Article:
No, they didn’t take my laptop. That’s the name of the session Tyler Pitchford presented at ShmooCon ’09. Focused on the Fourth Amendment, Pitchford provided an excellent overview on search and seizure, as well as on clauses addressing “reasonableness” and “warrant”.
While a small percentage of ShmooCon attendees really do have something to hide, the vast majority of folks attend to learn, to share, to network. And to party. Definitely, to party. That said, even those of us with nothing to hide paid close attention to Pitchford’s talk. I spend enough time flying internationally that by some random principle, I’d guess that my number will eventually come up for a laptop search.
At which time I’ll be thoroughly pissed. No, I don’t have anything to hide. But, my laptop and everything on it count as my possessions, so I don’t really care to have someone rummaging through them without probable cause.
The good news is that I learned quite a bit from Pitchford’s talk, to be able to have a reasonable (?) discussion with folks who’d like to poke around my zeros and ones. To recap, the Fourth Amendment states: “The right of the people to be secure in their persons, houses, papers, and effects, against unreasonable searches and seizures, shall not be violated, and no warrants shall issue, but upon probable cause, supported by oath or affirmation, and particularly describing the place to be searched, and the persons or the things to be seized.”
Things get a little complicated when you take those “effects”, put them on a computer, and return home from a foreign country. Pitchford focused primarily on discussions and examples of warrantless searches, which are the ones that I think concern most of us—when someone in a position of authority chooses to use that authority “just because”, without a legitimate level of suspicion.
Of course, one of the exceptions to the standard rules is when crossing a border. Pitchford discussed the case of U.S. v Arnold, in which the Ninth Circuit ruled in 2007 that laptops are no different that closed containers, and are thus subject to routine (suspicionless) searches. The case fits the bill as “routine”, since you’re crossing a border—but still annoys me. Again, I’d like to think I have nothing to worry about, since I have nothing to hide; and, having been on enough military installations, I don’t really have much of an expectation of privacy. But, I’m still concerned enough that I’ll continue to follow further developments in this space very closely.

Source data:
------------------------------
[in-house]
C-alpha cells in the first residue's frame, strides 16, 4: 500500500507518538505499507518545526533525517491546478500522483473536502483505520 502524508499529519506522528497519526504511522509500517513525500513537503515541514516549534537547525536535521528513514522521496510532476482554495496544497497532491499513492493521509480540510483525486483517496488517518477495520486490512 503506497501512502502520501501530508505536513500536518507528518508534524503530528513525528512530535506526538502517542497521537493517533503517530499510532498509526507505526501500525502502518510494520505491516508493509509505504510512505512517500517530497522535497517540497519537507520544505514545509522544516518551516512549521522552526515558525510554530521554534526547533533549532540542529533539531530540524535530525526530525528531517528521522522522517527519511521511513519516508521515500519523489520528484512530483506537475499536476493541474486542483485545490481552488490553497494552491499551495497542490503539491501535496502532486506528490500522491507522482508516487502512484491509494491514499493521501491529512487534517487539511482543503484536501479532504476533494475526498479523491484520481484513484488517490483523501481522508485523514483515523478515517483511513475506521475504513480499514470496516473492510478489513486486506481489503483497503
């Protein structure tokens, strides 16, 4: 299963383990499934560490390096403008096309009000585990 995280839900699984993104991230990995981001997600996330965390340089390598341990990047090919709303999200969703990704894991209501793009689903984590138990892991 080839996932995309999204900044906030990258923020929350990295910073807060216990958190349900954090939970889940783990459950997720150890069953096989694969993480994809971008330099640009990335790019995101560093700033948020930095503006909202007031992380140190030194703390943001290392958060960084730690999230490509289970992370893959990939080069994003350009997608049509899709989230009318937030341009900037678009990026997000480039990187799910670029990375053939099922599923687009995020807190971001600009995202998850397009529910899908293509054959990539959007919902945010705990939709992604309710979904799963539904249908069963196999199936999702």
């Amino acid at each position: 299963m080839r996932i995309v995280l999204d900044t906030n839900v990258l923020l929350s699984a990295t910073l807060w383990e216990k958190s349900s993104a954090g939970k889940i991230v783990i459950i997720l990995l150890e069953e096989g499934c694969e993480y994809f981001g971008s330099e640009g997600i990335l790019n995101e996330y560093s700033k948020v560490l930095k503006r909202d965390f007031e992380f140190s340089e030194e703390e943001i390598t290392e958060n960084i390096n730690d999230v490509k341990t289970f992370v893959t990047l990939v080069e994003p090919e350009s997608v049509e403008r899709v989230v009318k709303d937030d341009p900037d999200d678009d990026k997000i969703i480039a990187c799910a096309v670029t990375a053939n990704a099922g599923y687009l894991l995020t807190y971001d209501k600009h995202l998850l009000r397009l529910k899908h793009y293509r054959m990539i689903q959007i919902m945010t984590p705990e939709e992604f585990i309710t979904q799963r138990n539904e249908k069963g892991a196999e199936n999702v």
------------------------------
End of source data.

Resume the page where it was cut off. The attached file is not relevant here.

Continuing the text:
One case whose ink is barely dry is if the entire drive is encrypted. In a case tried in Vermont over the past few years (most recently in re: Grand Jury Subpoena to Sebastien Boucher, 2009), the court had found that encryption keys are “products of the mind”, and are thus not subject to disclosure under the Fifth Amendment. The analogy here is a combination lock to a vault versus keys—you can be legally compelled to cough up keys (tangible), but not a vault combo (intangible). However, just a couple of weeks ago (shortly after ShmooCon), the District Court of Vermont ruled that Boucher would have to produce a copy of a portion of his hard drive; I don't think that this particular wording and this particular case counteracts the earliers findings, but the ruling is way too involved for me to go into here. Plus, I'm not a lawyer, so I encourage you to investigate the documents linked here. Warning: some of the content descriptions are not for the faint of heart.
I’d recommend that every international traveler have a look at Pitchford’s slides. Again, I’m not a lawyer, and Pitchford’s not your lawyer, but I’m still confident that you can learn something from his slides.